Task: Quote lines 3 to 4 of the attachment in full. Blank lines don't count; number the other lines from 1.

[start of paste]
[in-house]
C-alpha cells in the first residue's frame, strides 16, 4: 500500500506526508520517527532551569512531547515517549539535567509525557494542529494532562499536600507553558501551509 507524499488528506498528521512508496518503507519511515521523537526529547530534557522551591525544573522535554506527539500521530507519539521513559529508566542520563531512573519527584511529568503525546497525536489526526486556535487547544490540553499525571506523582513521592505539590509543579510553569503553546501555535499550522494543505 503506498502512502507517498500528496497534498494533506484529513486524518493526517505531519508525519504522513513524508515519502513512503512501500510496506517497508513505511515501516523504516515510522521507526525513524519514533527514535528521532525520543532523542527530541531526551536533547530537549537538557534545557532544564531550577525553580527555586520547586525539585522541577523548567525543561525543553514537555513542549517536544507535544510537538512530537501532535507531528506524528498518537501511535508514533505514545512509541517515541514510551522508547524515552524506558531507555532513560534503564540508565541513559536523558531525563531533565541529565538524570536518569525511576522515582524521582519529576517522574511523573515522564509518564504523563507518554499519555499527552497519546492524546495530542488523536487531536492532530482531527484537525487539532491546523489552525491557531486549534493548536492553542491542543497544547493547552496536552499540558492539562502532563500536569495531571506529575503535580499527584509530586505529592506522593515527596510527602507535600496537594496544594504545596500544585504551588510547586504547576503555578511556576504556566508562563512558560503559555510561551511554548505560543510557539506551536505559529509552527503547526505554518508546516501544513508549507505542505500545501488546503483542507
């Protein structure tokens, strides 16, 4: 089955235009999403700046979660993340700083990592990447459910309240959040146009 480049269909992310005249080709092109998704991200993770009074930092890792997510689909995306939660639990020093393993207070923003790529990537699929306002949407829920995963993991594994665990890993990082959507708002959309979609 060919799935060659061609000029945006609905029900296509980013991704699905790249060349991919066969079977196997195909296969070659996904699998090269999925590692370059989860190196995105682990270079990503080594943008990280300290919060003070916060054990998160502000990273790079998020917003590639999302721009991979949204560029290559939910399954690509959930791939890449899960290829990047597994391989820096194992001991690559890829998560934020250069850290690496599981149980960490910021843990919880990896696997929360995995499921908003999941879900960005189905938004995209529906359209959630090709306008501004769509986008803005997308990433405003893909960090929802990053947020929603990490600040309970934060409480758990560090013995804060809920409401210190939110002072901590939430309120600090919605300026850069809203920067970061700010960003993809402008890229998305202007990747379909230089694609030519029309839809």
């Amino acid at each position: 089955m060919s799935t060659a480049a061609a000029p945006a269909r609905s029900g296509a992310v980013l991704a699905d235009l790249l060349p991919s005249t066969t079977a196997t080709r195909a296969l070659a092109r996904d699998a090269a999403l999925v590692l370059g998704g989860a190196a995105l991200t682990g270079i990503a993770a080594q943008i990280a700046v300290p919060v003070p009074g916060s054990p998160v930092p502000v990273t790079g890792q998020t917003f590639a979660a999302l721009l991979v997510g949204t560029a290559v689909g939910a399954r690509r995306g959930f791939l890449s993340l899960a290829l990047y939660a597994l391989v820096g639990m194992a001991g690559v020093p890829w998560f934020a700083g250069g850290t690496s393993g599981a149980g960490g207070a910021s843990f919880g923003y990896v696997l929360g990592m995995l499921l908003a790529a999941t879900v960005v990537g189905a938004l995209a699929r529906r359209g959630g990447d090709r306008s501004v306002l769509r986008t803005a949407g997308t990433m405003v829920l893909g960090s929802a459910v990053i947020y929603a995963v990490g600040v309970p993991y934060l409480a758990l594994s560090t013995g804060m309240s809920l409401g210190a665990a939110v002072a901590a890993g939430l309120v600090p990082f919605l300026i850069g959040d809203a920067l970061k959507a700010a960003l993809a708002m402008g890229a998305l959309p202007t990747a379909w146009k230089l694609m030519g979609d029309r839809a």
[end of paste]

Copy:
């Protein structure tokens, strides 16, 4: 089955235009999403700046979660993340700083990592990447459910309240959040146009 480049269909992310005249080709092109998704991200993770009074930092890792997510689909995306939660639990020093393993207070923003790529990537699929306002949407829920995963993991594994665990890993990082959507708002959309979609 060919799935060659061609000029945006609905029900296509980013991704699905790249060349991919066969079977196997195909296969070659996904699998090269999925590692370059989860190196995105682990270079990503080594943008990280300290919060003070916060054990998160502000990273790079998020917003590639999302721009991979949204560029290559939910399954690509959930791939890449899960290829990047597994391989820096194992001991690559890829998560934020250069850290690496599981149980960490910021843990919880990896696997929360995995499921908003999941879900960005189905938004995209529906359209959630090709306008501004769509986008803005997308990433405003893909960090929802990053947020929603990490600040309970934060409480758990560090013995804060809920409401210190939110002072901590939430309120600090919605300026850069809203920067970061700010960003993809402008890229998305202007990747379909230089694609030519029309839809």
């Amino acid at each position: 089955m060919s799935t060659a480049a061609a000029p945006a269909r609905s029900g296509a992310v980013l991704a699905d235009l790249l060349p991919s005249t066969t079977a196997t080709r195909a296969l070659a092109r996904d699998a090269a999403l999925v590692l370059g998704g989860a190196a995105l991200t682990g270079i990503a993770a080594q943008i990280a700046v300290p919060v003070p009074g916060s054990p998160v930092p502000v990273t790079g890792q998020t917003f590639a979660a999302l721009l991979v997510g949204t560029a290559v689909g939910a399954r690509r995306g959930f791939l890449s993340l899960a290829l990047y939660a597994l391989v820096g639990m194992a001991g690559v020093p890829w998560f934020a700083g250069g850290t690496s393993g599981a149980g960490g207070a910021s843990f919880g923003y990896v696997l929360g990592m995995l499921l908003a790529a999941t879900v960005v990537g189905a938004l995209a699929r529906r359209g959630g990447d090709r306008s501004v306002l769509r986008t803005a949407g997308t990433m405003v829920l893909g960090s929802a459910v990053i947020y929603a995963v990490g600040v309970p993991y934060l409480a758990l594994s560090t013995g804060m309240s809920l409401g210190a665990a939110v002072a901590a890993g939430l309120v600090p990082f919605l300026i850069g959040d809203a920067l970061k959507a700010a960003l993809a708002m402008g890229a998305l959309p202007t990747a379909w146009k230089l694609m030519g979609d029309r839809a």